“The crusades, the Inquisition, the persecution of the Jewish people, injustice towards women, that’s half the human race right there, and the forced conversion of indigenous peoples, especially in South America, the African slave trade… and for silence during Hitler’s Final Solution or Shoah. And it doesn’t end there, there are smaller but significant—equally significant—avowals of a very bad conscience. These have included regret for the rape and torture of orphans and other children in church-run schools in almost every country on Earth, from Ireland to Australia. These are very serious matters, and they’re not to be laughed off by the references to the occasional work of Catholic charities. But I draw you attention not just to the apologies, ladies and gentlemen, but to the evasive and euphemistic form that they take.” Fuck. I won’t defend these hacks. I can’t defend these hacks.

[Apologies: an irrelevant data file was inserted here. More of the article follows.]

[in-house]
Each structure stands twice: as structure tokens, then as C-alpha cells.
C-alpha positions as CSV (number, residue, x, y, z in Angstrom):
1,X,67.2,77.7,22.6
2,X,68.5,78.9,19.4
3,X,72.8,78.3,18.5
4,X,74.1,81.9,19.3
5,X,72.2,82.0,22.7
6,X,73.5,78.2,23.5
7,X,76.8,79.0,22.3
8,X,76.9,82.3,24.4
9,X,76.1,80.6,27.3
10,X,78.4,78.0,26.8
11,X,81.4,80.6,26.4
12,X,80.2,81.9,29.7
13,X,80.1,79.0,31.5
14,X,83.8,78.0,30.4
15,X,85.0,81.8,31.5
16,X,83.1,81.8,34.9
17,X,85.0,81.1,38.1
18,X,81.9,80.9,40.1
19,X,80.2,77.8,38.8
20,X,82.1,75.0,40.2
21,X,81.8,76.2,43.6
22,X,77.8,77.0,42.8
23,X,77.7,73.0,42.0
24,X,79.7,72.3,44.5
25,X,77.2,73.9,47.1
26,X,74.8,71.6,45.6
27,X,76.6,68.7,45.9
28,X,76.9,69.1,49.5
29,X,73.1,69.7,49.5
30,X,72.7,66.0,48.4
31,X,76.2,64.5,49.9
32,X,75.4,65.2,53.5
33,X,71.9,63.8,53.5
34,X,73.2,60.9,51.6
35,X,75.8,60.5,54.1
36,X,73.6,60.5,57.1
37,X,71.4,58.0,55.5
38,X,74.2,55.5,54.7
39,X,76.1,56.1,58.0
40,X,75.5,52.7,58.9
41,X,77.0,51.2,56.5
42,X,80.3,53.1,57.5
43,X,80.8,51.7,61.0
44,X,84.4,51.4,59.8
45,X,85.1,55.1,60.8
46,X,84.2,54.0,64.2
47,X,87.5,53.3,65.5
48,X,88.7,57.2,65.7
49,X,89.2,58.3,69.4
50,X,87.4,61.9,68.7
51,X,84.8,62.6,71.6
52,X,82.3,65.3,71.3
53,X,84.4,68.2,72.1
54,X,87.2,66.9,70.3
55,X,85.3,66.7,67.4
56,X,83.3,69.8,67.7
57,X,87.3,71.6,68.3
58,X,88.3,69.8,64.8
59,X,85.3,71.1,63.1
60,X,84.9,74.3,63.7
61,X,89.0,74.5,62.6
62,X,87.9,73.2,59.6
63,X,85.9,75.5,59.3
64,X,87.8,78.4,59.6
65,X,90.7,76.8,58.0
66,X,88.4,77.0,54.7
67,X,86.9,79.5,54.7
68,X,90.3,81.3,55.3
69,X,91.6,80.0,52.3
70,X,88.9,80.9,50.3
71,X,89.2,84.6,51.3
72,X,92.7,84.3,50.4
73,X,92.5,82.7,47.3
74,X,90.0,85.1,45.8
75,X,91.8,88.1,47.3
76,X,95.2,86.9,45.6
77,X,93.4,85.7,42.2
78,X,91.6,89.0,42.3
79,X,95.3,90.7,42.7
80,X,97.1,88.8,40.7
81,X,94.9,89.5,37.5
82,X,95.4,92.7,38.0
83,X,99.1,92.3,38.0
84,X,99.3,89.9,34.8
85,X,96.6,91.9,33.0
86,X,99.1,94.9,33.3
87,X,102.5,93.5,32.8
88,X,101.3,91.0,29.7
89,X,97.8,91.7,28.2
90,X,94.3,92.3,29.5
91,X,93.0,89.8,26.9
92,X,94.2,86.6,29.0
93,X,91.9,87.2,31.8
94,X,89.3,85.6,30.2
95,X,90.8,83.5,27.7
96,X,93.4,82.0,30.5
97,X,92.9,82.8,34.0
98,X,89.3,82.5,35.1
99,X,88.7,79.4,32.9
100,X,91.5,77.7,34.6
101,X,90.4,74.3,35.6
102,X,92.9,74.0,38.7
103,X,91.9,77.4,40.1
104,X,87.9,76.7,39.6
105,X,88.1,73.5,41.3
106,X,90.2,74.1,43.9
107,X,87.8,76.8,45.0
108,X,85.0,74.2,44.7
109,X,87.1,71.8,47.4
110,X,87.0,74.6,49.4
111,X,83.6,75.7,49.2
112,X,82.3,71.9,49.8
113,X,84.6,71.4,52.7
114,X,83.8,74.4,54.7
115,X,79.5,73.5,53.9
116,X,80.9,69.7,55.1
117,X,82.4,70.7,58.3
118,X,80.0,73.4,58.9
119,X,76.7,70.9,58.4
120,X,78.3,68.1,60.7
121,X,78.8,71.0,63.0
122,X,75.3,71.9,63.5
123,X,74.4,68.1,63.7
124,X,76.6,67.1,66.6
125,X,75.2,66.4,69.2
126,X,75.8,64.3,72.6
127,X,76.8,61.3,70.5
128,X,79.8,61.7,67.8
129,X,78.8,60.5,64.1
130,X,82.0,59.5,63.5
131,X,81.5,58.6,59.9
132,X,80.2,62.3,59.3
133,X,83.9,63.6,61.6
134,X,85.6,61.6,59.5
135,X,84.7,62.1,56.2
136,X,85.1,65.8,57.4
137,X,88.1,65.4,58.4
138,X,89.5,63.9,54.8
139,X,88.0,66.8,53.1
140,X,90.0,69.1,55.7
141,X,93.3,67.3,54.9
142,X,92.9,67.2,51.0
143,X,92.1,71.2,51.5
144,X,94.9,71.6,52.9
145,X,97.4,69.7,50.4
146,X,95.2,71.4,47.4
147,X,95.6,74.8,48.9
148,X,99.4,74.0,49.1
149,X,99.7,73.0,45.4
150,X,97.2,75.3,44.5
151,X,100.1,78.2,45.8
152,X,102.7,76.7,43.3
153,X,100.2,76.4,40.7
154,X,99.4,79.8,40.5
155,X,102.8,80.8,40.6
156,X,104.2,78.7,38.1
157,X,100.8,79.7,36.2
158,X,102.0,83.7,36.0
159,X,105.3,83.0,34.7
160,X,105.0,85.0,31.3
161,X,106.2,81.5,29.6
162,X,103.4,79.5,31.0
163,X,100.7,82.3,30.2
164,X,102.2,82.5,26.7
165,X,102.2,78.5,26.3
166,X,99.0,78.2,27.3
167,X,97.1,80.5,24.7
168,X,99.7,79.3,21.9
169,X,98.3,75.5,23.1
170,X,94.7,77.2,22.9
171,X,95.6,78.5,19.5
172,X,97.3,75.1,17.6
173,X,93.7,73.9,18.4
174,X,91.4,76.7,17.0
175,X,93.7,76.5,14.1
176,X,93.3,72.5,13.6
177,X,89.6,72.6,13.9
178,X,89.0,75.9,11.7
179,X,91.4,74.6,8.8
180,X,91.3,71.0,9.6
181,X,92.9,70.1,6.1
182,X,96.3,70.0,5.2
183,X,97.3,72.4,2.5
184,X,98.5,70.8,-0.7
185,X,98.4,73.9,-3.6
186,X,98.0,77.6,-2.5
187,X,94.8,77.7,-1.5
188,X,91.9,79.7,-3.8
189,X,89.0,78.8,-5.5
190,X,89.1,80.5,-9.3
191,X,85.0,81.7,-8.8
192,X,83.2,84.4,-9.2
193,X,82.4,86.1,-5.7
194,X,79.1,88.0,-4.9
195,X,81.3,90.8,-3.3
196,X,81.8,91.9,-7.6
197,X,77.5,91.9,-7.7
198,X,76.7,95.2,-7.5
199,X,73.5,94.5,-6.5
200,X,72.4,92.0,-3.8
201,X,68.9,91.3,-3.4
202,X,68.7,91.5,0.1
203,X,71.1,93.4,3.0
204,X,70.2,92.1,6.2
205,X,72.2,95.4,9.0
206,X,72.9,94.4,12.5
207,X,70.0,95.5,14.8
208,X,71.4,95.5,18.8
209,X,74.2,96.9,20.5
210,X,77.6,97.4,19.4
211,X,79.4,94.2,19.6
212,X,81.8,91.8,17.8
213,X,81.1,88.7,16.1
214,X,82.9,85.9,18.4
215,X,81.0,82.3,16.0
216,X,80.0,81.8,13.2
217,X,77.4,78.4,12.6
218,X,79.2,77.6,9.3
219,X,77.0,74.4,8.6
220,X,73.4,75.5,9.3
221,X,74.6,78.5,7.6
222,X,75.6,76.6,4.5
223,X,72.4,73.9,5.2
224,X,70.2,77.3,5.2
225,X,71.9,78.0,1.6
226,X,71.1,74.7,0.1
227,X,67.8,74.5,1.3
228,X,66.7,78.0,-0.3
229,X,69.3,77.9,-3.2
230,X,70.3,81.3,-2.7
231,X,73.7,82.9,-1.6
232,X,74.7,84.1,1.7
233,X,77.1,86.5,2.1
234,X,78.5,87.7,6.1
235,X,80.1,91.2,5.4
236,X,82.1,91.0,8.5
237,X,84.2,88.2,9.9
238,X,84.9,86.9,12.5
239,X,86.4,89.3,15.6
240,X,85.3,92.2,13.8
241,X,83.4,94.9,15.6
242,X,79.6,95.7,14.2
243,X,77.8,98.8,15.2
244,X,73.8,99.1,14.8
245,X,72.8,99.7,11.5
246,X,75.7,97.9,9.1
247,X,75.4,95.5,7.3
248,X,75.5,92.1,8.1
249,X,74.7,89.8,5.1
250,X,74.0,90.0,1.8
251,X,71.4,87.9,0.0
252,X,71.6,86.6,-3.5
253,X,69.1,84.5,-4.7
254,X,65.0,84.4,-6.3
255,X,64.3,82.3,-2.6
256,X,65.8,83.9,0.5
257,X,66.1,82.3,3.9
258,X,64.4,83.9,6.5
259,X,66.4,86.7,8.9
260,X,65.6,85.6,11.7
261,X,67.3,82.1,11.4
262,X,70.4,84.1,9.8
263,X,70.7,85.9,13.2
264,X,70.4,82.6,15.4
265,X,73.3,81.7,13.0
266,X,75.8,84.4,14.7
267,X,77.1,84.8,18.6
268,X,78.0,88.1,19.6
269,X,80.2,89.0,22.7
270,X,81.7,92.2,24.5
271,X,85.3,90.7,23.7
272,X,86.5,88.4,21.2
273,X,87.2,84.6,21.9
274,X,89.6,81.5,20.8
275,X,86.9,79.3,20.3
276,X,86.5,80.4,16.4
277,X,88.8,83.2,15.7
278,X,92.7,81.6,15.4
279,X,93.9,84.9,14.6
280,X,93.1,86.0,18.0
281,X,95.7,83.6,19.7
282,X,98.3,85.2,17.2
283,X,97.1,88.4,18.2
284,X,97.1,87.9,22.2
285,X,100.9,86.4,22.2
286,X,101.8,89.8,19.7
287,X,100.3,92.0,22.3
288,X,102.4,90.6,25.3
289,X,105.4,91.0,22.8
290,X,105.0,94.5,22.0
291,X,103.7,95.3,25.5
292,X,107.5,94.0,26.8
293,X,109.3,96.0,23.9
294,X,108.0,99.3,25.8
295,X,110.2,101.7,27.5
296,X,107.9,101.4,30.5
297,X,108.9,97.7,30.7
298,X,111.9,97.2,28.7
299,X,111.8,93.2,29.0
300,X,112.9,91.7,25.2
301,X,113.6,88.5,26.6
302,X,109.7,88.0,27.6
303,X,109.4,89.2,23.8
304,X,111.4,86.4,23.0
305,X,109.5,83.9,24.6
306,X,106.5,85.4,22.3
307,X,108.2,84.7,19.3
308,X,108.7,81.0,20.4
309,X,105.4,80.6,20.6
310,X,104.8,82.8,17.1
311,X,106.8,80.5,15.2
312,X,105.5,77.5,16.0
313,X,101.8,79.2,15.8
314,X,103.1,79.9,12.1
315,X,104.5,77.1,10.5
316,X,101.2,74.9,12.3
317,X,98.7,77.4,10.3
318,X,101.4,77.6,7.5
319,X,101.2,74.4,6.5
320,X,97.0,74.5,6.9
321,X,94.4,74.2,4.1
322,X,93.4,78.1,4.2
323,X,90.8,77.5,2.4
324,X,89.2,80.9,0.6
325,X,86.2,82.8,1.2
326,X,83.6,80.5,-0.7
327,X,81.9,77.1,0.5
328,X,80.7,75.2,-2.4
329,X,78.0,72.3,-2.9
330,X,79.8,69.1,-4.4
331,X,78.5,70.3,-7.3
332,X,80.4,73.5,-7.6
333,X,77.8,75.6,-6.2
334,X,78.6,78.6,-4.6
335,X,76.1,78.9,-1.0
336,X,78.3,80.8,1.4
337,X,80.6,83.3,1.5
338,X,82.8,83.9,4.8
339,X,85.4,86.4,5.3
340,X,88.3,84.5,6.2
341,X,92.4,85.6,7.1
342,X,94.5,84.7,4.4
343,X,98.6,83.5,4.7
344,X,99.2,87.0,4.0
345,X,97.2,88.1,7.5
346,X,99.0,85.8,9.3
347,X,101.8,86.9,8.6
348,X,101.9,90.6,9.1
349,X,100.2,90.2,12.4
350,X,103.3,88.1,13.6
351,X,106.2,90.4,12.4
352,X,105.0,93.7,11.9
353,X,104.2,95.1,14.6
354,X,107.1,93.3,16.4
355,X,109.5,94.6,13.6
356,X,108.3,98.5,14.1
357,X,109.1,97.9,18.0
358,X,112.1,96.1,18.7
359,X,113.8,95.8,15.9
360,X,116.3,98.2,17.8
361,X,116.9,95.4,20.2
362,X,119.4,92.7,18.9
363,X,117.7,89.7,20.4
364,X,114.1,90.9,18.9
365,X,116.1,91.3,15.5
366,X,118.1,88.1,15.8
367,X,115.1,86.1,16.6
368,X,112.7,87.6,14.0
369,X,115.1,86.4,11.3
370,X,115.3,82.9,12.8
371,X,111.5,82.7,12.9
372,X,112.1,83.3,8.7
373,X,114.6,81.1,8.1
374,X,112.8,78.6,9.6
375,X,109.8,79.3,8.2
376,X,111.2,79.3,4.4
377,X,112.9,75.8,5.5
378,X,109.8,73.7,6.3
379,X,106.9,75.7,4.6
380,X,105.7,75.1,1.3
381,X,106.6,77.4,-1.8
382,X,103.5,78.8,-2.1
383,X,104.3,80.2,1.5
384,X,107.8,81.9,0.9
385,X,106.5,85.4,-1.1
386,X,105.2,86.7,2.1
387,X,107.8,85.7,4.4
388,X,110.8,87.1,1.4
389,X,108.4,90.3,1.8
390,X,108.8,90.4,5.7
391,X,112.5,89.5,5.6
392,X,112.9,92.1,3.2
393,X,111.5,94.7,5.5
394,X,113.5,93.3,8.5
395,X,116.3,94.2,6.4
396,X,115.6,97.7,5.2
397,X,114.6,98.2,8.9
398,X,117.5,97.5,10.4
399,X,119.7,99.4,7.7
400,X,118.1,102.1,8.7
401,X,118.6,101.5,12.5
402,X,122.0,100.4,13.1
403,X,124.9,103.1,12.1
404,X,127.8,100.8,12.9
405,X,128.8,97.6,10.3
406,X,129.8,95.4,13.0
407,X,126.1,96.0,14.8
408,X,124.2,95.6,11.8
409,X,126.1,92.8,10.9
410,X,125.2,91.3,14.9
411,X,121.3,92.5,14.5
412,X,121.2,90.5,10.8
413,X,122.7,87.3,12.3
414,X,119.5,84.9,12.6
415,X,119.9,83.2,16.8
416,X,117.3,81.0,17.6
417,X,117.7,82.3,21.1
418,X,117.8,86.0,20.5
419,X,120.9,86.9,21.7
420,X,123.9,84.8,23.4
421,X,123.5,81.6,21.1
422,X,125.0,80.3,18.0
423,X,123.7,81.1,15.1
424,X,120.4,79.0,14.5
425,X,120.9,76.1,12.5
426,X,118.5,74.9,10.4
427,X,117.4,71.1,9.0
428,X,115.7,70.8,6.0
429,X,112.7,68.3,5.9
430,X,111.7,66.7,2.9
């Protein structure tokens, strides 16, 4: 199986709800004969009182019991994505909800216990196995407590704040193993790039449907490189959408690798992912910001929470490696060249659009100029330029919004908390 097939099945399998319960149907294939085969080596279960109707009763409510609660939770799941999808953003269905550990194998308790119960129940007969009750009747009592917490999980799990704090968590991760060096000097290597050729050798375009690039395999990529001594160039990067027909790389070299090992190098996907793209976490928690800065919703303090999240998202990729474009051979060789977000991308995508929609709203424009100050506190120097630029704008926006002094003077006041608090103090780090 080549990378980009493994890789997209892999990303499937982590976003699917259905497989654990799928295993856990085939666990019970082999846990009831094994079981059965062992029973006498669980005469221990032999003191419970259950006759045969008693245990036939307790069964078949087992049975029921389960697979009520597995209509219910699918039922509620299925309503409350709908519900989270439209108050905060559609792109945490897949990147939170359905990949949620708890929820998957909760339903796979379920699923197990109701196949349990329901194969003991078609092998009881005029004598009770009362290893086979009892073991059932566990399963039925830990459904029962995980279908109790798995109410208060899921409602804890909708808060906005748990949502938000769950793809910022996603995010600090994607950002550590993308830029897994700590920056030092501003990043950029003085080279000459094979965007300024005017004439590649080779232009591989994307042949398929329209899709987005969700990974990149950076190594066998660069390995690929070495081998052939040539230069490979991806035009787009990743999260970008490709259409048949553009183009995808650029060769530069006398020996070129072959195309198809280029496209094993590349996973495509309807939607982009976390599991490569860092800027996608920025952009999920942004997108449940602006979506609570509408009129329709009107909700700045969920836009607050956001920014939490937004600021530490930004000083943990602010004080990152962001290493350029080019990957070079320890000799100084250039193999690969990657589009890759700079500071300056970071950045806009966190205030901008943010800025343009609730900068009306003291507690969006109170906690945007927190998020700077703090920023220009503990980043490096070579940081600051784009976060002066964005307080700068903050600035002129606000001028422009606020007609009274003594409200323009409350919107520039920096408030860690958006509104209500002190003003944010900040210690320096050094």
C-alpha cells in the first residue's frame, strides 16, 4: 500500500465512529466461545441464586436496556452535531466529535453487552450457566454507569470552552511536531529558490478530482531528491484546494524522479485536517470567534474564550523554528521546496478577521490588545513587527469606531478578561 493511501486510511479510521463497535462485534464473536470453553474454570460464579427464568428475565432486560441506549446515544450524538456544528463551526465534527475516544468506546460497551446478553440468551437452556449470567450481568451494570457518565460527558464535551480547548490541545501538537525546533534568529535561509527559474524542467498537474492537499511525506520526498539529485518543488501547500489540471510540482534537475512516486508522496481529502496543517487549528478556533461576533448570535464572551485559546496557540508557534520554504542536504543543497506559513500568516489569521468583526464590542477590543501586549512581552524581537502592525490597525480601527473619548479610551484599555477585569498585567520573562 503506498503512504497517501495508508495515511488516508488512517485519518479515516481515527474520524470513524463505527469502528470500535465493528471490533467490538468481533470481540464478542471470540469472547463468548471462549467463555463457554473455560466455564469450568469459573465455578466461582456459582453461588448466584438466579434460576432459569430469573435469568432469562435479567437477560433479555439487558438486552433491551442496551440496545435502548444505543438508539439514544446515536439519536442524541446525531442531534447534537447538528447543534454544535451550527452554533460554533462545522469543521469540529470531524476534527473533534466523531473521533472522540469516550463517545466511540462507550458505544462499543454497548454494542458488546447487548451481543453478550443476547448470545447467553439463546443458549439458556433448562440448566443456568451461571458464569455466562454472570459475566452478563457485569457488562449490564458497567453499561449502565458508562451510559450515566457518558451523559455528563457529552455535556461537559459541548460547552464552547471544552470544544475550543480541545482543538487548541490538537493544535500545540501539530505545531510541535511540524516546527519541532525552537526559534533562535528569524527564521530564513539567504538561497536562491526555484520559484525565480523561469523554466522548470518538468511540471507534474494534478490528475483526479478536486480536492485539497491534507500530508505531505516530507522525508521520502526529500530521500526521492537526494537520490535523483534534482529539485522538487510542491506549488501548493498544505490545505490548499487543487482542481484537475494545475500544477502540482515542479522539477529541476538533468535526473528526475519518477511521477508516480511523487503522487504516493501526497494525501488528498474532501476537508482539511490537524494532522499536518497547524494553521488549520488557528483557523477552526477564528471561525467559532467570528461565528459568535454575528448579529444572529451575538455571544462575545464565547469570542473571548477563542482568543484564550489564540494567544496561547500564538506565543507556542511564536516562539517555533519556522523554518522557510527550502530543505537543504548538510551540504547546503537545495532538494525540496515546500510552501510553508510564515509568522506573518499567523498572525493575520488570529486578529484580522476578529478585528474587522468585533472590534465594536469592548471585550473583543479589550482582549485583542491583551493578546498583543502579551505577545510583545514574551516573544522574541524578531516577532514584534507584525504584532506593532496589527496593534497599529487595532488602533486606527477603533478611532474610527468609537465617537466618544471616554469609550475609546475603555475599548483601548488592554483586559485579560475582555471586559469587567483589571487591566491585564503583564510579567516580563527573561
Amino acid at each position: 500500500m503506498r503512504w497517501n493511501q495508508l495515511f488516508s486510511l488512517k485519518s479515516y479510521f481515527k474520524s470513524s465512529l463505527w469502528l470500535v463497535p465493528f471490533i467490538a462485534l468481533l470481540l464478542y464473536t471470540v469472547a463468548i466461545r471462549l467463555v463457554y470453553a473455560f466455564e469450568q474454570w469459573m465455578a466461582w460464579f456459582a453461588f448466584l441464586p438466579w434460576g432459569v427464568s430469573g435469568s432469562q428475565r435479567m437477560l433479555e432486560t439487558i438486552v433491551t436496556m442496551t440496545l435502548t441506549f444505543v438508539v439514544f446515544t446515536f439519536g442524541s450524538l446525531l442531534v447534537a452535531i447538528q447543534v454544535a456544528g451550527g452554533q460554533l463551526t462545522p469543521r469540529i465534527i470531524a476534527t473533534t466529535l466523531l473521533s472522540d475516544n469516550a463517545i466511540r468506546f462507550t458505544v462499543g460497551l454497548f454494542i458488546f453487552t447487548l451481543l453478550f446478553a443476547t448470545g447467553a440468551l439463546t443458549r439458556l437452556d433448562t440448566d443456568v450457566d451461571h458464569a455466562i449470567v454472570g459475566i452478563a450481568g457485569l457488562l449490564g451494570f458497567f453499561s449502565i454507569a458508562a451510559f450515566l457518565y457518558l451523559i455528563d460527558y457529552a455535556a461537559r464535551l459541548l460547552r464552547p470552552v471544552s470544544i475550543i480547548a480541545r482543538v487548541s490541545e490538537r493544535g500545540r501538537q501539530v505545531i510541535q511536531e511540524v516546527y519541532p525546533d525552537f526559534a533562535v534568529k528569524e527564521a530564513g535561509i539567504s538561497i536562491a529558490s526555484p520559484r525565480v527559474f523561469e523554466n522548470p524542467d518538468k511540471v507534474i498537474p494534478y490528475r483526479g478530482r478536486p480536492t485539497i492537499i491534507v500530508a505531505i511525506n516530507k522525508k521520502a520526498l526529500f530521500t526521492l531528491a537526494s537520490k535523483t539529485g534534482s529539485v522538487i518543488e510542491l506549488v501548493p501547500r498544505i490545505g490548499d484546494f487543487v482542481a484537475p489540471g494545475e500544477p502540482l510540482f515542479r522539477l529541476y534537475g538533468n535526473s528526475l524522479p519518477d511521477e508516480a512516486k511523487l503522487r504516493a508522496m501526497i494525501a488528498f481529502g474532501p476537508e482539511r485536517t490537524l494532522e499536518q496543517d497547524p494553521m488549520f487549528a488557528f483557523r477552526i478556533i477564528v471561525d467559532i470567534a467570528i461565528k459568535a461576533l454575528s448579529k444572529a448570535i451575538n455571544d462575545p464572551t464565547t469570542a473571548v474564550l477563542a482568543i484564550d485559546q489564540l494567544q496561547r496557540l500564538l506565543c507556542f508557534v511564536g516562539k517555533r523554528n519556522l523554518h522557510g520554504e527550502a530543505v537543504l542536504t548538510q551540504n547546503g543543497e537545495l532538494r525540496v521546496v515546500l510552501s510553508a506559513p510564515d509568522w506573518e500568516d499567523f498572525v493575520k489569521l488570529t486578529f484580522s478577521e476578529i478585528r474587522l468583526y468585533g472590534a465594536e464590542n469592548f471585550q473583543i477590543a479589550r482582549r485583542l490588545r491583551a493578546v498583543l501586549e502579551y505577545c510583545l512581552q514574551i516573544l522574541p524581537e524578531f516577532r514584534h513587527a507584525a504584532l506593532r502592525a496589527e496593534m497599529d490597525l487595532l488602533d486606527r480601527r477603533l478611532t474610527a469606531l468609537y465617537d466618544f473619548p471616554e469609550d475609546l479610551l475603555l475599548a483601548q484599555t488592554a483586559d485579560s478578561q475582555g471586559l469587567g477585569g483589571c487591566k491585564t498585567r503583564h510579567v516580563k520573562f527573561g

And then, on a good day, when I don’t come across news of a child abuse scandal or how the Catholic Church actively shits over reproductive rights across the globe, I start to think about how Catholicism still clings to the increasingly fragile origin of the Christian claim. I might dig up the heartbreaking Per Corso Trilogy, written by Monsignor Luigi Giussani and, for a moment, I refuse to let myself believe that the Catholic Church is salvifically vacant. And then I put his beautiful theology back on the shelf and remind myself that, even if salvation was inside the Church, I wouldn’t want it. Even if I knew with absolute certainty that I could be saved by joining the community of believers, I would turn my back on the Holy Spirit and refuse His promises. I believe that God intervened in human history. I truly believe this (holy fuck, I can’t believe I am admitting to this absurdity)… but I wish He had left us alone. Not because His love isn’t perfect, it is; but because the people entrusted with His love used it to commit unimaginable evil.